Buying bread should be simple: Look for 100% whole grain without too much salt. But how do you know if it’s whole grain—or just made with a little whole grain? And how much is too much salt?
Here’s how to find the best sliced bread. See the photos for some of our taste favorites.
1. Go for 100% whole grains.
Does your bread say “100% whole grain” or “100% whole wheat” on its label? If so, you’re pretty much done.
If not, the ingredient list should say that the flour is “whole wheat” (or other grains), not “enriched,” “unbleached,” or just “wheat.” Those are all refined.
Look for breads that are made with grains that are all—or almost all—whole. Don’t worry about white flour far down the ingredient list near salt or yeast because there’s so little.
And don’t rely on claims like “made with” whole grain or “multigrain.” Those breads often contain mostly white flour.
2. Match the serving.
If the serving on the label doesn’t match what you eat, do the math. A serving is typically one slice, but most lighter breads list two slices (like Arnold Bakery Light, Nature’s Harvest Light, and Sara Lee Delightful) or three slices (like Pepperidge Farm Light Style or Very Thin).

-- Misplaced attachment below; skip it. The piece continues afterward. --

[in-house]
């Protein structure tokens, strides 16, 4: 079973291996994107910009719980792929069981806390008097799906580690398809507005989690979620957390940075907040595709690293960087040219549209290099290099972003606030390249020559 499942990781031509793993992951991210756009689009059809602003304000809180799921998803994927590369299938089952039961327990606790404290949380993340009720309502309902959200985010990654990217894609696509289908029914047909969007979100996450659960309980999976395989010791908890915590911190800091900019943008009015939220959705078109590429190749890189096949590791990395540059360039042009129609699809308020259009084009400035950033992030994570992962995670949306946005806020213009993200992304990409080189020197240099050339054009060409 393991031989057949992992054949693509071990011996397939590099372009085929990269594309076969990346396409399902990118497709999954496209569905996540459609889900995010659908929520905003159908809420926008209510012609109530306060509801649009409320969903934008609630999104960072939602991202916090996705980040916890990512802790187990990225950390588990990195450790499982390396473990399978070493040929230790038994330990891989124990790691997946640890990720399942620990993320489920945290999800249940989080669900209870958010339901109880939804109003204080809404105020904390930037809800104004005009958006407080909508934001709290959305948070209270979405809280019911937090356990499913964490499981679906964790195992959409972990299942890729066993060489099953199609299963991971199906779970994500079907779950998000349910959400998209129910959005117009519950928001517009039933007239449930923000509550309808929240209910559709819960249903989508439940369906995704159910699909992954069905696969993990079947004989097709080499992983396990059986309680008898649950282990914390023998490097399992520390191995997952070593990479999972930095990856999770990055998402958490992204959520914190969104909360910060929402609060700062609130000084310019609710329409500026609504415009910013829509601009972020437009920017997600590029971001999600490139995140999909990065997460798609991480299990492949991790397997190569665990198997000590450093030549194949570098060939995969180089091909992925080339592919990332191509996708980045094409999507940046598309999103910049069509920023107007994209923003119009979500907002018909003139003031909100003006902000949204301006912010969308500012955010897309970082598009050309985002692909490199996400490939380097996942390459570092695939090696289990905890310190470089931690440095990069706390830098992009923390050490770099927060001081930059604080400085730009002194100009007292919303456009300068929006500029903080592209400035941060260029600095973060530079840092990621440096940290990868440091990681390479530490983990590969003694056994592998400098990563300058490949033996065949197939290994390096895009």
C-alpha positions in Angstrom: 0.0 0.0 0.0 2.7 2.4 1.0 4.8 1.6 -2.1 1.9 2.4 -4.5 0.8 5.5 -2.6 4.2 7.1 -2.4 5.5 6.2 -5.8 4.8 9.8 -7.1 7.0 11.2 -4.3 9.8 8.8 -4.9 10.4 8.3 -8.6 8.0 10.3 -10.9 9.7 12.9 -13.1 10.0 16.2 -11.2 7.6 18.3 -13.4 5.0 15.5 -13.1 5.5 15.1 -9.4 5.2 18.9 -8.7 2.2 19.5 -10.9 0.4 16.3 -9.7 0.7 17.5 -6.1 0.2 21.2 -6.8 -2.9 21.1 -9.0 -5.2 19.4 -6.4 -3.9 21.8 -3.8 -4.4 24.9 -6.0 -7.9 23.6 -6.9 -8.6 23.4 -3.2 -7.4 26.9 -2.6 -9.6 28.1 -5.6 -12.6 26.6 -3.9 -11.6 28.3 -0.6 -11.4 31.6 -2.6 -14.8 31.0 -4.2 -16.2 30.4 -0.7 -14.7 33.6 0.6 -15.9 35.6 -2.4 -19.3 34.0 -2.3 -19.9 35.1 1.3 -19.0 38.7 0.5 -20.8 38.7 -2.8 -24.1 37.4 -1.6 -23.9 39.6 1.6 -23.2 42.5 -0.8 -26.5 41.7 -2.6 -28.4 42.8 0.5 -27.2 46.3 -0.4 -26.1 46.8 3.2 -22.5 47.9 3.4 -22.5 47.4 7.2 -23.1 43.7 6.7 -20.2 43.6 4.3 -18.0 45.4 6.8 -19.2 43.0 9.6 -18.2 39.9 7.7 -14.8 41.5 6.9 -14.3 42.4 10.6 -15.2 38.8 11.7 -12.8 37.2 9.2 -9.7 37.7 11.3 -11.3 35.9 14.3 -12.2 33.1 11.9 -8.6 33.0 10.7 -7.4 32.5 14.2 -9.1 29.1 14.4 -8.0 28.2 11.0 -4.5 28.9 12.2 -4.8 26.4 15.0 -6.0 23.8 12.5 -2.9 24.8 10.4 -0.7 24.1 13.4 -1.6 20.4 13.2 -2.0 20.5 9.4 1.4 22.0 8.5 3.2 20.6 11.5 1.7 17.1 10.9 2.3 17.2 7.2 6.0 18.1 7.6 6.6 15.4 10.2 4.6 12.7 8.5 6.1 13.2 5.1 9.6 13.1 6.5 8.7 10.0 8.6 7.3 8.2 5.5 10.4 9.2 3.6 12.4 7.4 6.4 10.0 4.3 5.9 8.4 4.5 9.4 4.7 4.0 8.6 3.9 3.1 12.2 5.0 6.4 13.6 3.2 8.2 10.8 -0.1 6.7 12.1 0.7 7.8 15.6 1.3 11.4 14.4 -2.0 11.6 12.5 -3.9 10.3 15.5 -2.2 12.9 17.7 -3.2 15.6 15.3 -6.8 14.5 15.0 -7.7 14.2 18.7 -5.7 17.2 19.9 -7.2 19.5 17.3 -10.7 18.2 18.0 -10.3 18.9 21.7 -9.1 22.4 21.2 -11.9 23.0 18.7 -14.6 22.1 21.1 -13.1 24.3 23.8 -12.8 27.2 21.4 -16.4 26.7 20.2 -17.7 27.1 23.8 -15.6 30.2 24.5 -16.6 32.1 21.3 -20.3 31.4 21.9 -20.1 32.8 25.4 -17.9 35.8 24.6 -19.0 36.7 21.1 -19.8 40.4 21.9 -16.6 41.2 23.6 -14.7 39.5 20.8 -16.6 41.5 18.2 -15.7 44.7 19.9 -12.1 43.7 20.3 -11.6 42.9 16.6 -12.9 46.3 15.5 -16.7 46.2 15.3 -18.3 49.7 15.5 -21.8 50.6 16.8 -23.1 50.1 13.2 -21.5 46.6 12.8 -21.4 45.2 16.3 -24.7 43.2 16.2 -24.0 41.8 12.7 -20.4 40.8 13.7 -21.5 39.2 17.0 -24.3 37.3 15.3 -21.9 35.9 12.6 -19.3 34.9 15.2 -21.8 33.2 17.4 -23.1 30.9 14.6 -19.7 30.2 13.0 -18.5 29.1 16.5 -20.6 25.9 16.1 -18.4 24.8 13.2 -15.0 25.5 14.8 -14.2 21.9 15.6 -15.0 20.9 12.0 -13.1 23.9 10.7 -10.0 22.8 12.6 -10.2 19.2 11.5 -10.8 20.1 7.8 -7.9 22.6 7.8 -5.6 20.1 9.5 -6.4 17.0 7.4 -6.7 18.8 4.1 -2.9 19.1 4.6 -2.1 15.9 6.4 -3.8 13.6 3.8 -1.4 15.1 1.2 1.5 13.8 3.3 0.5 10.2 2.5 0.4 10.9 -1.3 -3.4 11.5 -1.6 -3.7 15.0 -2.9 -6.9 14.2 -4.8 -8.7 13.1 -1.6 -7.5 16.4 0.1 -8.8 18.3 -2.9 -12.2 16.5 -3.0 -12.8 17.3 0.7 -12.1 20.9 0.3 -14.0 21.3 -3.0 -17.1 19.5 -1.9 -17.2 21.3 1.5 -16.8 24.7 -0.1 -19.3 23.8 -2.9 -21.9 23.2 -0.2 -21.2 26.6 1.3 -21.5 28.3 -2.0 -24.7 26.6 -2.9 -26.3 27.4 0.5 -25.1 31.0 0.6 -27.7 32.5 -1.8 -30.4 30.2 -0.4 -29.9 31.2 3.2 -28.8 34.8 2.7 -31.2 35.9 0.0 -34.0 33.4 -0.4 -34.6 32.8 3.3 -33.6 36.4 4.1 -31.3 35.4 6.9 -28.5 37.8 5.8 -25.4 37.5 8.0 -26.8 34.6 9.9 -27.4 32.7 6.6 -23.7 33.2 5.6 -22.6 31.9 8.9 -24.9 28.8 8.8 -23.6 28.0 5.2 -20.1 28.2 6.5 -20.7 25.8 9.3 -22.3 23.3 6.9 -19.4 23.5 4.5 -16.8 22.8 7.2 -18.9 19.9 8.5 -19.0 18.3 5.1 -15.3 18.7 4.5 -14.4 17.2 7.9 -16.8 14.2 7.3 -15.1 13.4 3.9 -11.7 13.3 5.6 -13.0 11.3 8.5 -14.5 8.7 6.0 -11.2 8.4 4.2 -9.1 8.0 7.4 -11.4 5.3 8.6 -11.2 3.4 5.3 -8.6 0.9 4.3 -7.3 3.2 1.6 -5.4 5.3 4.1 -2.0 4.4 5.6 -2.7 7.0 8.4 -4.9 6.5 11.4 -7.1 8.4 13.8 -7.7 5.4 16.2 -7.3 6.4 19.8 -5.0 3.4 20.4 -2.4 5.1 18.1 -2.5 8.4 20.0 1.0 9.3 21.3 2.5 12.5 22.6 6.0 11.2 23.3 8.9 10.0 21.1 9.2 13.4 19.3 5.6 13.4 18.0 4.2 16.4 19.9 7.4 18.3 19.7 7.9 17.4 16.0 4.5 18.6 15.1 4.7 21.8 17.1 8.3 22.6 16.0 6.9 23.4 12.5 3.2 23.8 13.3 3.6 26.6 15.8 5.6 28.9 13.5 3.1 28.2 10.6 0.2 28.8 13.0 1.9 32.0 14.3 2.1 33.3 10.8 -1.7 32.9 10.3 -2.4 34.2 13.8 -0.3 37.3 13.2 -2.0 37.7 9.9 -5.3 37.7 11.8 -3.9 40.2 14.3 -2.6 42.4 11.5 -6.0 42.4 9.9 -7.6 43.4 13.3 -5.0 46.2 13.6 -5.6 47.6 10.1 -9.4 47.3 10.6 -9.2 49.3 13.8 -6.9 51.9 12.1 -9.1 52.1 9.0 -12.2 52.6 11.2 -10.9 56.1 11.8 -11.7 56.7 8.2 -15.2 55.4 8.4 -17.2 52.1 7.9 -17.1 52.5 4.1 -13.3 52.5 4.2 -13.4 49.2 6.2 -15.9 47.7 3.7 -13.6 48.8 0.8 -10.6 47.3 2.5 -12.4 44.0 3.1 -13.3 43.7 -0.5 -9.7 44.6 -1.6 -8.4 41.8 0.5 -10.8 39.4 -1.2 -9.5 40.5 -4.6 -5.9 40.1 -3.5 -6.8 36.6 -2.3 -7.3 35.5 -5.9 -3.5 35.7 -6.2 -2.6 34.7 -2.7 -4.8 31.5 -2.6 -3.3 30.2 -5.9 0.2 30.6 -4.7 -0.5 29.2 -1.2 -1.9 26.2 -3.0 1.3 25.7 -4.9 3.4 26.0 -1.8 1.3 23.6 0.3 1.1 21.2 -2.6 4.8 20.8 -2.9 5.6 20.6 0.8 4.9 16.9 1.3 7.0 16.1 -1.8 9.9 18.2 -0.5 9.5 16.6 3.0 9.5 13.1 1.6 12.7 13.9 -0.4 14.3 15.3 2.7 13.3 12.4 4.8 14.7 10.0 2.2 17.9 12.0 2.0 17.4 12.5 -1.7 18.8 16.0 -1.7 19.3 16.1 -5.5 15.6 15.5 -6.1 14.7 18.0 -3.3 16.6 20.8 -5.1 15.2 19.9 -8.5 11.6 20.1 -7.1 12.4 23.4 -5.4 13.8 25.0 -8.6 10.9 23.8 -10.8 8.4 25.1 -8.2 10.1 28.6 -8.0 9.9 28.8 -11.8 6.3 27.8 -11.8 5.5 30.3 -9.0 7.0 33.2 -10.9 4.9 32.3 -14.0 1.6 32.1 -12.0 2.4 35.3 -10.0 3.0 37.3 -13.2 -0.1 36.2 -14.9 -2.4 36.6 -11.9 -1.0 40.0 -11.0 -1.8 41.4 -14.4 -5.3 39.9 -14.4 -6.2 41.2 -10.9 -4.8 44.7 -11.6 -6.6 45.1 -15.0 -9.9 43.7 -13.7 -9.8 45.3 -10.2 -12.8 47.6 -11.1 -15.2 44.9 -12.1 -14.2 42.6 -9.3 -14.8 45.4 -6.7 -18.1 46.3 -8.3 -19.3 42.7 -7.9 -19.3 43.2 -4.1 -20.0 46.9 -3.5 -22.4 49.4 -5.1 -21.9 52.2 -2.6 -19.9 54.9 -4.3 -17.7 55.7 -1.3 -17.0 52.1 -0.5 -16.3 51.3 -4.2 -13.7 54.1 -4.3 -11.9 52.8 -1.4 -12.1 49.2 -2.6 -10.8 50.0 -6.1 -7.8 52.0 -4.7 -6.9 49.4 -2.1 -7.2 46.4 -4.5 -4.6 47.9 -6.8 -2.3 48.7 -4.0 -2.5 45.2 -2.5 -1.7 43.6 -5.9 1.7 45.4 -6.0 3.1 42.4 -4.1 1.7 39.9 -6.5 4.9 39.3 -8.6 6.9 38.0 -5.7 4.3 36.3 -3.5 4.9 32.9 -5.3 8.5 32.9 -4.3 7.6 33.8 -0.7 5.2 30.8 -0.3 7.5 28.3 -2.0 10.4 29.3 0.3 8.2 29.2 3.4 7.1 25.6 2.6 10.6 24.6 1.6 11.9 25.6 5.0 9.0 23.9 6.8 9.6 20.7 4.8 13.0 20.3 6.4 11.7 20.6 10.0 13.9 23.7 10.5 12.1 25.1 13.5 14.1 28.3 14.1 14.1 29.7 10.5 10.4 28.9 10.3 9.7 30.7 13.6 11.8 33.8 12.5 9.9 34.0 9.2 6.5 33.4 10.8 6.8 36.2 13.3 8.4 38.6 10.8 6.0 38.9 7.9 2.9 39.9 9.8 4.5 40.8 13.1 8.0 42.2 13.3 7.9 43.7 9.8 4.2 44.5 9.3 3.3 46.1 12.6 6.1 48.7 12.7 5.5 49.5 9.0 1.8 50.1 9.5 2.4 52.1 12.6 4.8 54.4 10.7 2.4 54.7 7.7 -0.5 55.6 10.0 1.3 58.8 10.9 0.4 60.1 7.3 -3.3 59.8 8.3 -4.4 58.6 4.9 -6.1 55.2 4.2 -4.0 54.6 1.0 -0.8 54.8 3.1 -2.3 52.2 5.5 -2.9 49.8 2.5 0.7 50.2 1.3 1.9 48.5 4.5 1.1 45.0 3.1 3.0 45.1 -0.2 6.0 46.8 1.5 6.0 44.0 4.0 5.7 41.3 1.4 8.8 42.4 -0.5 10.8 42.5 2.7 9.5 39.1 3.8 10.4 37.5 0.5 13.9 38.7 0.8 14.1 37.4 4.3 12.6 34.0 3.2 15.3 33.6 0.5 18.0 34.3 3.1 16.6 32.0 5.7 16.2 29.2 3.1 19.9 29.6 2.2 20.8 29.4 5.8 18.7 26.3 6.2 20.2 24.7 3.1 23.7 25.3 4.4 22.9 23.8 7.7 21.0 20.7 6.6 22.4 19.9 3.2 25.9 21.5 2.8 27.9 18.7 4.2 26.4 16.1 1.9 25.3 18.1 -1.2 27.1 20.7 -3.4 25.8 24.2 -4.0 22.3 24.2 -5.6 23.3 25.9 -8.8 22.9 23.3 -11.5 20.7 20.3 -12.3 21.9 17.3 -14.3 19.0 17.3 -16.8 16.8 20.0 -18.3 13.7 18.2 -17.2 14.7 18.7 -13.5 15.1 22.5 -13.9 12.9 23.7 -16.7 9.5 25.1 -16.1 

3. Check the calories.
A slice of bread used to weigh an ounce. Now 1¼ oz. is more typical, and some—like Dave’s Killer Bread Organic 100% Whole Wheat and Pepperidge Farm Farmhouse 100% Whole Wheat—hit 1½ oz. So your sandwich can rack up 200 to 300 calories just from the bread.
Solution? Dave’s Killer Bread makes delicious Organic Thin-Sliced loaves with just 60 to 70 calories per (1 oz.) slice. Ditto for 100% whole wheats by Nature’s Own, Sara Lee, and Wonder.
Looking for less? Light breads like Nature’s Harvest Light and Sara Lee Delightful drop to around 45 calories by shrinking each slice to ¾ oz. or less and adding cellulose or other processed fibers.
4. Skirt the salt.
Bread doesn’t taste salty, but some types—like sourdough and rye—hit 200 to 250 milligrams per slice. So a sandwich can deliver a quarter of a day’s sodium without so much as a swipe of peanut butter or slice of cheese.
Your best option? Look for no more than 120 mg of sodium per slice.
If you’re watching every milligram, Alvarado St. Bakery, Food for Life, and Trader Joe’s make no-salt-added whole wheat breads. But the bland taste takes getting used to.
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